What’s The Point Of Advertising?

You’ve probably had this kind of conversation in the past…

An idle comment to a mate suddenly sends you down the rabbit hole, and what you thought was going to be a one-liner on the way home is still being debated three hours and six pints later.

I had one of those a couple of days ago, inspired by one of the car-ad billboards (I honestly forget which one, they’re all so interchangeable) and it basically came down to this: what is the point of advertising?

Well, what do you think?

It’s not to make money, that’s for sure.

Or, at least, it’s not always to make money. When you advertise to make money, you give your prospect the opportunity to buy there and then.

If you’re trying to make money without giving your prospect the chance to actually buy something, a cursory examination by a five-year-old could tell you there’s a fundamental piece of the puzzle missing.

Likewise, it’s not just brand awareness, which is the other common answer. If it was, the billboards would be full of huge pictures of logos of companies you’ve never heard of. Why spend a ton of cash on an ad agency when you only want people to know your name?

There’s actually 2 reasons for advertising:

1. To make money – if the customer can buy. Which basically means direct response.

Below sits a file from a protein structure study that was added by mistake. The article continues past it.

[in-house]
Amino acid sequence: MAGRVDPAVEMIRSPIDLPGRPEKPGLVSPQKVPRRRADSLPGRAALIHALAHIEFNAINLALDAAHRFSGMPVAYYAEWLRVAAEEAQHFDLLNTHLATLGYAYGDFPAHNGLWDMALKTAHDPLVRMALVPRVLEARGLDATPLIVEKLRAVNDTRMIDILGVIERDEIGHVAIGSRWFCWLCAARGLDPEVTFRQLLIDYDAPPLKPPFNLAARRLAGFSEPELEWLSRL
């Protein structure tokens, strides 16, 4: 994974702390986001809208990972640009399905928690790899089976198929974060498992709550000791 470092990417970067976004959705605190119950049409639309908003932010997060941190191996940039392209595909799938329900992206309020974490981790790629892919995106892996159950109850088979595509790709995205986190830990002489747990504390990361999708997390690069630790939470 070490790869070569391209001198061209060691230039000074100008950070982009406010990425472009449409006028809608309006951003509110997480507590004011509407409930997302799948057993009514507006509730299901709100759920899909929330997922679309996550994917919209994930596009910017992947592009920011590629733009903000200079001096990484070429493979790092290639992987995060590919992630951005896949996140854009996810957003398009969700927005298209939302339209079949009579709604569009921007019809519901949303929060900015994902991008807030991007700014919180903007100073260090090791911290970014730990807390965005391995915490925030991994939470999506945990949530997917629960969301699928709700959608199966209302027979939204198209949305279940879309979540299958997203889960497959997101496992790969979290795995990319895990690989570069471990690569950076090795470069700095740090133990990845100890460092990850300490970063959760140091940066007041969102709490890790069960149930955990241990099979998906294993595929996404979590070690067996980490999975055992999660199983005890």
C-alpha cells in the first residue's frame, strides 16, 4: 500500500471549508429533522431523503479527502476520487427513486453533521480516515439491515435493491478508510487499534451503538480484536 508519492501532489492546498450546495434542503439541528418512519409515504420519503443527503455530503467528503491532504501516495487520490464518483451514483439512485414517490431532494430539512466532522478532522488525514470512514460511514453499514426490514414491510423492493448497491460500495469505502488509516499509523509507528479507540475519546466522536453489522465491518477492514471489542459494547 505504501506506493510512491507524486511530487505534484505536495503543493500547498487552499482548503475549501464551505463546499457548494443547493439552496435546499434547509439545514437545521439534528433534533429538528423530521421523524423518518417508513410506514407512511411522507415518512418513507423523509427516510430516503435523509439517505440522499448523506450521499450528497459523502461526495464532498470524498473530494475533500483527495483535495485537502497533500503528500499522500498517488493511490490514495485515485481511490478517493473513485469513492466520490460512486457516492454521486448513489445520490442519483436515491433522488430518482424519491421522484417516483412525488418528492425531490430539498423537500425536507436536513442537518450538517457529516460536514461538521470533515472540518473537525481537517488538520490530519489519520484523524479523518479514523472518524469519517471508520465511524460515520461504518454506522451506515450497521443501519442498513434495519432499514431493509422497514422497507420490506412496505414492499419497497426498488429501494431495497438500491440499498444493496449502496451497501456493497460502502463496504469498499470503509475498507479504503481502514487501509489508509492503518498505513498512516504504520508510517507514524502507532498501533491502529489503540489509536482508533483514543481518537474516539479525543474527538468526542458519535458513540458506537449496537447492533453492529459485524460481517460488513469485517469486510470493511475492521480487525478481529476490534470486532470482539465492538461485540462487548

2. To help the ads that make money. Brand awareness is part of this but not the whole story.

All those big ads that tell you about a product or a company but don’t actually let you buy… they’re all framing. They’re all part of trying to control how you think about that product, so when you DO have the opportunity to buy – whether that opportunity is a direct mail letter coming through your letterbox or when you see it on a supermarket shelf – that company knows what’s going through your head, because they put that message there.

So a billboard ad for a car with a big image of an open road, blue sky and rolling countryside is designed to support the guy in the showroom who pitches you on the freedom you’ll get by buying this new model.

You can manipulate the perception of entire companies in this way, and people frequently do. It’s what the politicians and their spin doctors call ‘media management’.

It’s cute when they think they’ve invented something new, isn’t it?

Not only that, it’s something you should be actively involved in. I don’t necessarily mean billboards – but everything your company puts out into the world will affect how you are seen by your potential customers. It’s all advertising, and you should treat it as such. Work out what message you want to give, and start claiming hearts and minds.

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